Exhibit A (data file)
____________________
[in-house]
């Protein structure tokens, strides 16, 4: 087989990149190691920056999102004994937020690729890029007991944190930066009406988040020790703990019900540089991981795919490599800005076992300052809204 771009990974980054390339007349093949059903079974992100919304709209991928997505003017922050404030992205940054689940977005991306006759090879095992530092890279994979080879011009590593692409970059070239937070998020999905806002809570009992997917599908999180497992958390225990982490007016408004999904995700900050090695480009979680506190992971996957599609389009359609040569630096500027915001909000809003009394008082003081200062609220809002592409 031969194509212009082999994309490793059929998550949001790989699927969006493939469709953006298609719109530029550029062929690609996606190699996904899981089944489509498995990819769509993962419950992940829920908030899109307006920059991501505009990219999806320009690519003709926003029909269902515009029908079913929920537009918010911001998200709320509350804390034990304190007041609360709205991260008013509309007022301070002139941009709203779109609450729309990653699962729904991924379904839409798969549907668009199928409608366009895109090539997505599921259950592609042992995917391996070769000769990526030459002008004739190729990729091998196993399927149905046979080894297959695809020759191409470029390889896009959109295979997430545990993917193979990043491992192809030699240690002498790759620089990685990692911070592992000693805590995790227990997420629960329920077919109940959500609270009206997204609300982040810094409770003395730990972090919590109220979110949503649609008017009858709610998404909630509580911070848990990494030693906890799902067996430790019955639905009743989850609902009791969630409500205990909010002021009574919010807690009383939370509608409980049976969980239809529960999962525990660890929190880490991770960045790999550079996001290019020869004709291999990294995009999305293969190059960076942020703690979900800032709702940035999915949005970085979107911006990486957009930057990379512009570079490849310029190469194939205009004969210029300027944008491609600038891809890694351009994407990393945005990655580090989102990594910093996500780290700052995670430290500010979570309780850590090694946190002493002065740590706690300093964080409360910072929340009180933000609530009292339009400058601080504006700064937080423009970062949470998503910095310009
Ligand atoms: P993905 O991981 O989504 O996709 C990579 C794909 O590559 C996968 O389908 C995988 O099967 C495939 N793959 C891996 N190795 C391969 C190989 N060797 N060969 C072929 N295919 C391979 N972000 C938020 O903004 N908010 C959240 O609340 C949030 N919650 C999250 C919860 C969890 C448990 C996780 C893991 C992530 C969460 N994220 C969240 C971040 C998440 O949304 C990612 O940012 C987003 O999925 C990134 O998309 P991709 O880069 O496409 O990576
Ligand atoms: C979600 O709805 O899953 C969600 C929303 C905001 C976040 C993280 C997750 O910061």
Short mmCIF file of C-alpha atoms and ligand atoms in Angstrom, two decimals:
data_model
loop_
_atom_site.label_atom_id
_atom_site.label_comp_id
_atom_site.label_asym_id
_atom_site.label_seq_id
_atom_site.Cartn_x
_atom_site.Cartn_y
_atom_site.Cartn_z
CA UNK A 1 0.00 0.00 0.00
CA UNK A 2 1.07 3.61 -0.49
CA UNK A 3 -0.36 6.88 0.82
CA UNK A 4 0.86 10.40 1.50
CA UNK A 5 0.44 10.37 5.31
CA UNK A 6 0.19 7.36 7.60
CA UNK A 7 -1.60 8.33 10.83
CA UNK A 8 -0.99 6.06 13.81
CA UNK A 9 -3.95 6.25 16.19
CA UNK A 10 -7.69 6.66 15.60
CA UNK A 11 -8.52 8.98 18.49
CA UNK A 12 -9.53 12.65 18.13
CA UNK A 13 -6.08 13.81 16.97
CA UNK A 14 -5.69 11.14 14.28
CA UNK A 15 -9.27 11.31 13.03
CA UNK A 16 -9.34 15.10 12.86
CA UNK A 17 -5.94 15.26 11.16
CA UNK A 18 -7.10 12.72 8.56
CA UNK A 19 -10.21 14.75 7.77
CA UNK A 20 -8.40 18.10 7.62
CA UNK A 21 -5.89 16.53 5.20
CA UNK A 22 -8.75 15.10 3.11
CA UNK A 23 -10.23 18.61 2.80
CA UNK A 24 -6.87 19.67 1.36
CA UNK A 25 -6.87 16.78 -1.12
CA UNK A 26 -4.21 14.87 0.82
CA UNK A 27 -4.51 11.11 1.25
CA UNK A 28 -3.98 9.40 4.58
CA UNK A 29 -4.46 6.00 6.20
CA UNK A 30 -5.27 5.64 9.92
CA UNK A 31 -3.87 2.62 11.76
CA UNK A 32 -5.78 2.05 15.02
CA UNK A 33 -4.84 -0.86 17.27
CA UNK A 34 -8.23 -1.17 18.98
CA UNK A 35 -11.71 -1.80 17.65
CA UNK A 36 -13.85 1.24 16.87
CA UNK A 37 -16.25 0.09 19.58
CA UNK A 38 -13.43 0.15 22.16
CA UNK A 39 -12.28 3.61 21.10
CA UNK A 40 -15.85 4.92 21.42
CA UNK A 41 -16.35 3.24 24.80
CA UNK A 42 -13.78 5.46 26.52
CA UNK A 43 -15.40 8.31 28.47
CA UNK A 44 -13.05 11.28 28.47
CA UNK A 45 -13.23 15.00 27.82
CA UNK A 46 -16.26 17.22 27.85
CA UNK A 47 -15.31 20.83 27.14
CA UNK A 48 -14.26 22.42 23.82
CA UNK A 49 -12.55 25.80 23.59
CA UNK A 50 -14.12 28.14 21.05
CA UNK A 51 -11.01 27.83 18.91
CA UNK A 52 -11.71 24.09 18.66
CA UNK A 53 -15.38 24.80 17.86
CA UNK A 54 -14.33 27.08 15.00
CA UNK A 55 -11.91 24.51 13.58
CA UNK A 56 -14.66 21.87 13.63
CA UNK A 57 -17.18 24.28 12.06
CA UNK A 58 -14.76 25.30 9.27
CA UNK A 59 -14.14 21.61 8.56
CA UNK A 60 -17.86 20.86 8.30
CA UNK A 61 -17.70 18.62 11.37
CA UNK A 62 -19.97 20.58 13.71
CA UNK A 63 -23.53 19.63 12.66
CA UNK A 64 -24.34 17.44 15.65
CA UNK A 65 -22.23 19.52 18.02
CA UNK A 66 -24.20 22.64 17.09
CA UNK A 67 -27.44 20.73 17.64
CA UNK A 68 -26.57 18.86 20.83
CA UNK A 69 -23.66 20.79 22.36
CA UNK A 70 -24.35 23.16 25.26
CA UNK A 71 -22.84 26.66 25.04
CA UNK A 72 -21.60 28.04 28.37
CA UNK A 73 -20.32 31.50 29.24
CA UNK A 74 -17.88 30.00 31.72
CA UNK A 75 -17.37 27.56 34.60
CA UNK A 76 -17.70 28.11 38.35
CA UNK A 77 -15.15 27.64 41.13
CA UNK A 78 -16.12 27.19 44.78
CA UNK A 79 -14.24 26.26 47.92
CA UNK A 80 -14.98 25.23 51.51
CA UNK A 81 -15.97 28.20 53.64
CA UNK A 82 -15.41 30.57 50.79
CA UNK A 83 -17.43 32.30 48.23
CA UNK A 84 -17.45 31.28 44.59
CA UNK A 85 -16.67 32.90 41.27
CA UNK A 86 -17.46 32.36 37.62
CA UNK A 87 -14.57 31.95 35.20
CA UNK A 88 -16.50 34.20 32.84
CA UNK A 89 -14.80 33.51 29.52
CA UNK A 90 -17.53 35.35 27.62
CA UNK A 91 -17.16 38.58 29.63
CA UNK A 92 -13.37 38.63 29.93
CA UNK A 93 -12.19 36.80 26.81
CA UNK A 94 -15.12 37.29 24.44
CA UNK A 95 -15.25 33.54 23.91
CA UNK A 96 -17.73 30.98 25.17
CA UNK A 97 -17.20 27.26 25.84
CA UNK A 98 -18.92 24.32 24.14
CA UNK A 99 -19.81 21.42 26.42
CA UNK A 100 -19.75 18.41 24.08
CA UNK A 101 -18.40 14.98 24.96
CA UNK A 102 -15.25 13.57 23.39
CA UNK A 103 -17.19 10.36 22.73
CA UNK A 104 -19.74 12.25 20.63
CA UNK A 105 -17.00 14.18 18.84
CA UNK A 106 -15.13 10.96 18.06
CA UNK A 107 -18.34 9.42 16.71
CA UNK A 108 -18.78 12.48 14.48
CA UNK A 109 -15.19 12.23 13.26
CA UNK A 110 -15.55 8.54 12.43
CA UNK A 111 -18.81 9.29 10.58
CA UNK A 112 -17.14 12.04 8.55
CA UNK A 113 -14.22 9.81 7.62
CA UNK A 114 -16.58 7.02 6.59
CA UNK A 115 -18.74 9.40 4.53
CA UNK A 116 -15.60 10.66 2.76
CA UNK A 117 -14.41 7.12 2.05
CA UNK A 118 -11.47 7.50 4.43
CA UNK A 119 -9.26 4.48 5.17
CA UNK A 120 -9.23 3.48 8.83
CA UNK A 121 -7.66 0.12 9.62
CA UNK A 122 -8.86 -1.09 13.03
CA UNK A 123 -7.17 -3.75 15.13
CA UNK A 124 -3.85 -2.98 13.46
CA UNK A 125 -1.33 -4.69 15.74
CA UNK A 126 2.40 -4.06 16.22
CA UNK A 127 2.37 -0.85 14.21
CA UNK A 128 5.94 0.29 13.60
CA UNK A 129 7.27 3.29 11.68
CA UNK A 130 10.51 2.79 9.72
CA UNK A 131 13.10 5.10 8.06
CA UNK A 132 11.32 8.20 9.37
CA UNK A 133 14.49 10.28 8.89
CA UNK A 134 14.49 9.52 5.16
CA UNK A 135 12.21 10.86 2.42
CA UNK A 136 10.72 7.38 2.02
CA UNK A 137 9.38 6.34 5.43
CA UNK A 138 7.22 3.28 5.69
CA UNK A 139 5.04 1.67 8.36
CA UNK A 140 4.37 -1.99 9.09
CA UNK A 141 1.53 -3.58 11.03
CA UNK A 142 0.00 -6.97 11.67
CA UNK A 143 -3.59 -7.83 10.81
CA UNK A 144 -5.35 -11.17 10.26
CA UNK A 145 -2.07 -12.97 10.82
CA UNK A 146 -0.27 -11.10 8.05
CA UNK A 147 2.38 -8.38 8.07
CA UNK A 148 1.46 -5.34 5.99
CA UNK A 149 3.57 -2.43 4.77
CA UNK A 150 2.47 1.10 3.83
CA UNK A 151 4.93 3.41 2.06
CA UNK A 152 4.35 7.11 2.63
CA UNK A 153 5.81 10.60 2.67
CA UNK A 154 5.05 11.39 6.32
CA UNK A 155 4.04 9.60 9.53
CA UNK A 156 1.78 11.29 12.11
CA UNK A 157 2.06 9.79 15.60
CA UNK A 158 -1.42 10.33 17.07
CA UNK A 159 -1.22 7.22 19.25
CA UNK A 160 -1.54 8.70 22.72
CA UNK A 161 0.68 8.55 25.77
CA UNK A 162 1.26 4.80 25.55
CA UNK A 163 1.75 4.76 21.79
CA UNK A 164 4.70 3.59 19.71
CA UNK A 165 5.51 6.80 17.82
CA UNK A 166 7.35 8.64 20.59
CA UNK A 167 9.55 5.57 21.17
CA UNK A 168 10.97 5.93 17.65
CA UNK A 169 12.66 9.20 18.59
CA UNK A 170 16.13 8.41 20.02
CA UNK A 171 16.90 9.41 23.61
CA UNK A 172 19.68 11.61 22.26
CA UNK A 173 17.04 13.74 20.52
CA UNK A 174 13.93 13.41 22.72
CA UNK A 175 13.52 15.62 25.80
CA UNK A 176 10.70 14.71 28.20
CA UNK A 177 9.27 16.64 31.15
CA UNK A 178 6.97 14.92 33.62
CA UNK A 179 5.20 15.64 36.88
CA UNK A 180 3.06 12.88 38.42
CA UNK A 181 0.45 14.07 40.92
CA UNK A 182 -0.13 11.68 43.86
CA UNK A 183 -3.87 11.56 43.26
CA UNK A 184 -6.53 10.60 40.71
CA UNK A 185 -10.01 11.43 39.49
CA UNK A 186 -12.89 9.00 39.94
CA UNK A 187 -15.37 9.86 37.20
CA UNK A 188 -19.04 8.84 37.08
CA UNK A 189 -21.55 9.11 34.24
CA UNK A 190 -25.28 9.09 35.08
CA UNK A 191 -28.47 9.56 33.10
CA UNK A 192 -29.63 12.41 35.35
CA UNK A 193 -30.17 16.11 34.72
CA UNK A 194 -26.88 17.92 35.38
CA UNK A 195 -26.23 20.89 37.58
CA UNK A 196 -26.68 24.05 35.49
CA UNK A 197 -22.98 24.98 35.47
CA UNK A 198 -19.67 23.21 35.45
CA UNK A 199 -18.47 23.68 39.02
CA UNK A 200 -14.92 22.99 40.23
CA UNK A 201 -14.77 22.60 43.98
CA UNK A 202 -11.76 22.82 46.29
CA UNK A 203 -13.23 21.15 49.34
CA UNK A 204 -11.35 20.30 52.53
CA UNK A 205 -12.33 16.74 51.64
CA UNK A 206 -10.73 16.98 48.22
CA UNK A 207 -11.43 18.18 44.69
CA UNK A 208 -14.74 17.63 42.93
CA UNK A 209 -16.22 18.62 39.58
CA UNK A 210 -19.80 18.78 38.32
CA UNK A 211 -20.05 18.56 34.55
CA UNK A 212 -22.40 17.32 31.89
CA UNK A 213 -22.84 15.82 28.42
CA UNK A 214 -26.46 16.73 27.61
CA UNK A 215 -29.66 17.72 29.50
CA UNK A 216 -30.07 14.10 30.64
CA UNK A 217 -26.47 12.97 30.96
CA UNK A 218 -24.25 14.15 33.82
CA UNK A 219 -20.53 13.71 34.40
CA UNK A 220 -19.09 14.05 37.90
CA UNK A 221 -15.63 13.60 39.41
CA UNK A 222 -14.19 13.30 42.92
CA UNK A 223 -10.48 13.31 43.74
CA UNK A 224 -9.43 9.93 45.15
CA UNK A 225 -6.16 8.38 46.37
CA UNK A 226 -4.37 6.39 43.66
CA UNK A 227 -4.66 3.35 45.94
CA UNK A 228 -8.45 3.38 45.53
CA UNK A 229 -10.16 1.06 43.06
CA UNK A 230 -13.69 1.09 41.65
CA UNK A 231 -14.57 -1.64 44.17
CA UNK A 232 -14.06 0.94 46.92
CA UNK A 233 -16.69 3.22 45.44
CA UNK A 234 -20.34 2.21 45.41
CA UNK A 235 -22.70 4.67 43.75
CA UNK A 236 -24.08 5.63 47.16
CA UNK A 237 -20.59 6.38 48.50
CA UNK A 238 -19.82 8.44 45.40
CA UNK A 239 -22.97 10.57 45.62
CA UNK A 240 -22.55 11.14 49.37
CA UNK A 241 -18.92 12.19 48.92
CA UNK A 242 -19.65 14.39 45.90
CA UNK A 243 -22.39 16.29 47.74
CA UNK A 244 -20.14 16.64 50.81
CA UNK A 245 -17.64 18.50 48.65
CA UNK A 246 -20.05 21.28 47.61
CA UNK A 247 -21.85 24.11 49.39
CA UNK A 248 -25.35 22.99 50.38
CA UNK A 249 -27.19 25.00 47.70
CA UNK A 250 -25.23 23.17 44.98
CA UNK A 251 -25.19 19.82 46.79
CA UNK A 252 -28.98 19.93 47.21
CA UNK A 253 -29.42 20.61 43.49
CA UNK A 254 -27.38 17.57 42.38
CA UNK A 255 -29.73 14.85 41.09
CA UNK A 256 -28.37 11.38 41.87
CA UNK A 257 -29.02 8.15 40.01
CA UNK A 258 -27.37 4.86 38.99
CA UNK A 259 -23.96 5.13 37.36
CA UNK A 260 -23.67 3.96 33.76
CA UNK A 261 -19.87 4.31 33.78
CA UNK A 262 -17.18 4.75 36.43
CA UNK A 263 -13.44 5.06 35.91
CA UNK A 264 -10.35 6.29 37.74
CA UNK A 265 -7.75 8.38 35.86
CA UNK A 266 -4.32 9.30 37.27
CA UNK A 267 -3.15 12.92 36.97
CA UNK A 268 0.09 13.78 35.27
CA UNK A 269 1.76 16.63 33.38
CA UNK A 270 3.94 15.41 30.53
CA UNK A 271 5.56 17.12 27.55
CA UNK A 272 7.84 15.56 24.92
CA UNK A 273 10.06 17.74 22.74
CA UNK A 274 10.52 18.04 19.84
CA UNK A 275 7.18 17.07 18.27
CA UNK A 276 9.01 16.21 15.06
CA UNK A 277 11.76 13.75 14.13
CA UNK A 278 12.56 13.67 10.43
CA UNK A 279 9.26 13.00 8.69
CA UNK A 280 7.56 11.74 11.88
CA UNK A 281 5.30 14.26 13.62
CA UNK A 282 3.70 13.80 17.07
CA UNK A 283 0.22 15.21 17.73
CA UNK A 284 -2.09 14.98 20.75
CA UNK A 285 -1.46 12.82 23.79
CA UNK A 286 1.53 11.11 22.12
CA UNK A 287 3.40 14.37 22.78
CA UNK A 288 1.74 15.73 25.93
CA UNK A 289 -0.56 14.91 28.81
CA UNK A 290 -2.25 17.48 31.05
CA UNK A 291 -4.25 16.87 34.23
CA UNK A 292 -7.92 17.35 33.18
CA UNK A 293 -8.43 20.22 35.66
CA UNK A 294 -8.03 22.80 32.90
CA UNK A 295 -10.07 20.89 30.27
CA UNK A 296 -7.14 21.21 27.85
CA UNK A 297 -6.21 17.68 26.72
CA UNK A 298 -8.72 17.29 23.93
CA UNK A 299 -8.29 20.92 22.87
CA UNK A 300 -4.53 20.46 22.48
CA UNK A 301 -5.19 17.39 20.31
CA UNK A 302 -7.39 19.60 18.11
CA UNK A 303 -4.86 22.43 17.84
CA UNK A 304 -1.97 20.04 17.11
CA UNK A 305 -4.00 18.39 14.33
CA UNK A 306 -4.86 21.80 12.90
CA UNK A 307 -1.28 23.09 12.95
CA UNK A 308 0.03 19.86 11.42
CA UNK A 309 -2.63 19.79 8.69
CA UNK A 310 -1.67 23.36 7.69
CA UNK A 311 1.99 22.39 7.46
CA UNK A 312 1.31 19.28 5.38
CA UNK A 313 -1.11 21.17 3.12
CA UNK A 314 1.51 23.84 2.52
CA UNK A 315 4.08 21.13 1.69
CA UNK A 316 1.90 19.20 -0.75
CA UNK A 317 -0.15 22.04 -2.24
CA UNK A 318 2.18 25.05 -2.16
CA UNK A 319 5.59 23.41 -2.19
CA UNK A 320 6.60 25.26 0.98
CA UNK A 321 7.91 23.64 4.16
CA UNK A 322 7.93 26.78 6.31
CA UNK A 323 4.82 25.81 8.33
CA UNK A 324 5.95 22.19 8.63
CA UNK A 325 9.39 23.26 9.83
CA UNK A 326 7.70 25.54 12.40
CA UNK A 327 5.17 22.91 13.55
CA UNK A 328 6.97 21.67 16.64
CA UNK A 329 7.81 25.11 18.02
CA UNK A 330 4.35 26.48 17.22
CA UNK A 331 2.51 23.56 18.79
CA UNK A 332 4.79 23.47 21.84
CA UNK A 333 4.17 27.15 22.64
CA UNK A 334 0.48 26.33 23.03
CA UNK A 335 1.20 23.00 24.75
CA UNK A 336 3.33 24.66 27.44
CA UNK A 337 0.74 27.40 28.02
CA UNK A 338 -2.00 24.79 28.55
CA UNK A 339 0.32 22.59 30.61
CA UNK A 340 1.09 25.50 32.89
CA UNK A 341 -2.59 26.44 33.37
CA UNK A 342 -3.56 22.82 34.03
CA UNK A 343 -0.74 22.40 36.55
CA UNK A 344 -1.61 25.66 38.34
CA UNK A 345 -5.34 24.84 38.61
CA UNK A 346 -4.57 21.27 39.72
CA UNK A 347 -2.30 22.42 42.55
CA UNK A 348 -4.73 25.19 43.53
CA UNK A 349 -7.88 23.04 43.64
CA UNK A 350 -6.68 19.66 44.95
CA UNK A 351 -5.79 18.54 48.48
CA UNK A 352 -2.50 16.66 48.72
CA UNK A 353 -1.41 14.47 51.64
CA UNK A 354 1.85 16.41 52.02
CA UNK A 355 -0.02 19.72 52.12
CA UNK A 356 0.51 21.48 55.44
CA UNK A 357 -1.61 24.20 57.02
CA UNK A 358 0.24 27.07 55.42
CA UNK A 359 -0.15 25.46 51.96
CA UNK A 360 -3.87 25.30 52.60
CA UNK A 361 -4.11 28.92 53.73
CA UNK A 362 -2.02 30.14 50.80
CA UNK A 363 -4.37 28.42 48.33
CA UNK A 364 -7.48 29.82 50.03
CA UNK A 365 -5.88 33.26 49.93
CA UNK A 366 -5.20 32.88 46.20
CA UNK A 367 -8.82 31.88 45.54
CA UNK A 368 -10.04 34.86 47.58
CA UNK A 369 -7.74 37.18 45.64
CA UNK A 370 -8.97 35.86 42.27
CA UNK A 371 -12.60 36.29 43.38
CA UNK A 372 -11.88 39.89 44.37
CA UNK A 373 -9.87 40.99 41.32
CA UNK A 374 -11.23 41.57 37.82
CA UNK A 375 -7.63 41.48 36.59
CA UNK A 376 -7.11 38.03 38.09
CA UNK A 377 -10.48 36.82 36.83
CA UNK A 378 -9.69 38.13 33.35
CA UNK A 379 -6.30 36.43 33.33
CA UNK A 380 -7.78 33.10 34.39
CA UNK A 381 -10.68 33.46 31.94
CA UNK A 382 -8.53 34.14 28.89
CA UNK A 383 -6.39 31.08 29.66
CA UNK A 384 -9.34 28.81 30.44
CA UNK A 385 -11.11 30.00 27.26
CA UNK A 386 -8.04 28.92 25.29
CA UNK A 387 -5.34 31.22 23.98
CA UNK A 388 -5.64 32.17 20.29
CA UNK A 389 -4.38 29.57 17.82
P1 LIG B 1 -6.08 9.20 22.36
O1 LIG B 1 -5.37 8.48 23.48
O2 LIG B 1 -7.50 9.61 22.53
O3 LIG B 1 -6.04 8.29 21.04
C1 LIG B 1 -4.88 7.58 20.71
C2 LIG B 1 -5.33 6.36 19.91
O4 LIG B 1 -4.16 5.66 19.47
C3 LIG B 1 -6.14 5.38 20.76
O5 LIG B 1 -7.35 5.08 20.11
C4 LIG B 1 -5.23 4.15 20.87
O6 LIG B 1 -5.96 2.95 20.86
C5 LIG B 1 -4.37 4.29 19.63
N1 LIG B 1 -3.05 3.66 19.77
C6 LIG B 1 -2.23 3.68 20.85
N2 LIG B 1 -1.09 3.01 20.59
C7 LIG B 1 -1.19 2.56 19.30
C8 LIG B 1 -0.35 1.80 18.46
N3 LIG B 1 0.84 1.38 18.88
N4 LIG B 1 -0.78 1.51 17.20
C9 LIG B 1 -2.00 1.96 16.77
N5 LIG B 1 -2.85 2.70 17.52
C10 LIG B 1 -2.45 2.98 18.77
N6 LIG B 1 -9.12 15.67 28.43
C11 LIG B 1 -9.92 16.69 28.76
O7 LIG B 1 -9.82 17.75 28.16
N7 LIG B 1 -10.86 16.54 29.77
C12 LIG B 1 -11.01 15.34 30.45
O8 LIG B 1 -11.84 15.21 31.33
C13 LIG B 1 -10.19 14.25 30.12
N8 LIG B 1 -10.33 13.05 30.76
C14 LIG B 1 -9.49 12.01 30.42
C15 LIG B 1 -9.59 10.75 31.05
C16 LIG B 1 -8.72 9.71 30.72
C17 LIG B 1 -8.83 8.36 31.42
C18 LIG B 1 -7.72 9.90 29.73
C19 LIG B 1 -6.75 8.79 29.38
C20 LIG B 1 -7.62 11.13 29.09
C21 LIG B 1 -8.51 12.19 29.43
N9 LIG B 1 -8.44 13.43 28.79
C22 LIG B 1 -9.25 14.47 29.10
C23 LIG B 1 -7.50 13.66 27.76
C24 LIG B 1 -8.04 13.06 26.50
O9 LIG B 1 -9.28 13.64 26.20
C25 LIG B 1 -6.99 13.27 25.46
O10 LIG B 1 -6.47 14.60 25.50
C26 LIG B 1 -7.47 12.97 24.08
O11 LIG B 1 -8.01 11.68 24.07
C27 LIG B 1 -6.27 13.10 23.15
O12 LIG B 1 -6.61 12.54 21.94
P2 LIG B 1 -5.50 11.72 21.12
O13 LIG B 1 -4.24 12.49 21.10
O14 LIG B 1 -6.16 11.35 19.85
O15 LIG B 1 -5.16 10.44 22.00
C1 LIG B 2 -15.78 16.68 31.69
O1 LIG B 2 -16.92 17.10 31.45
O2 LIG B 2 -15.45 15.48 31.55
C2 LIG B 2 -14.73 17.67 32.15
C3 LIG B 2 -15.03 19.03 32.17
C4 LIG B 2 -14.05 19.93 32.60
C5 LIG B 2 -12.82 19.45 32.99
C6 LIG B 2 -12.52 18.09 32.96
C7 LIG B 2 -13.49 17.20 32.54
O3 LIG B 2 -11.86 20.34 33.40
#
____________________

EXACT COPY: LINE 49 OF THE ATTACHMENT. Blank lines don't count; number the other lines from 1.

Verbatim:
CA UNK A 35 -11.71 -1.80 17.65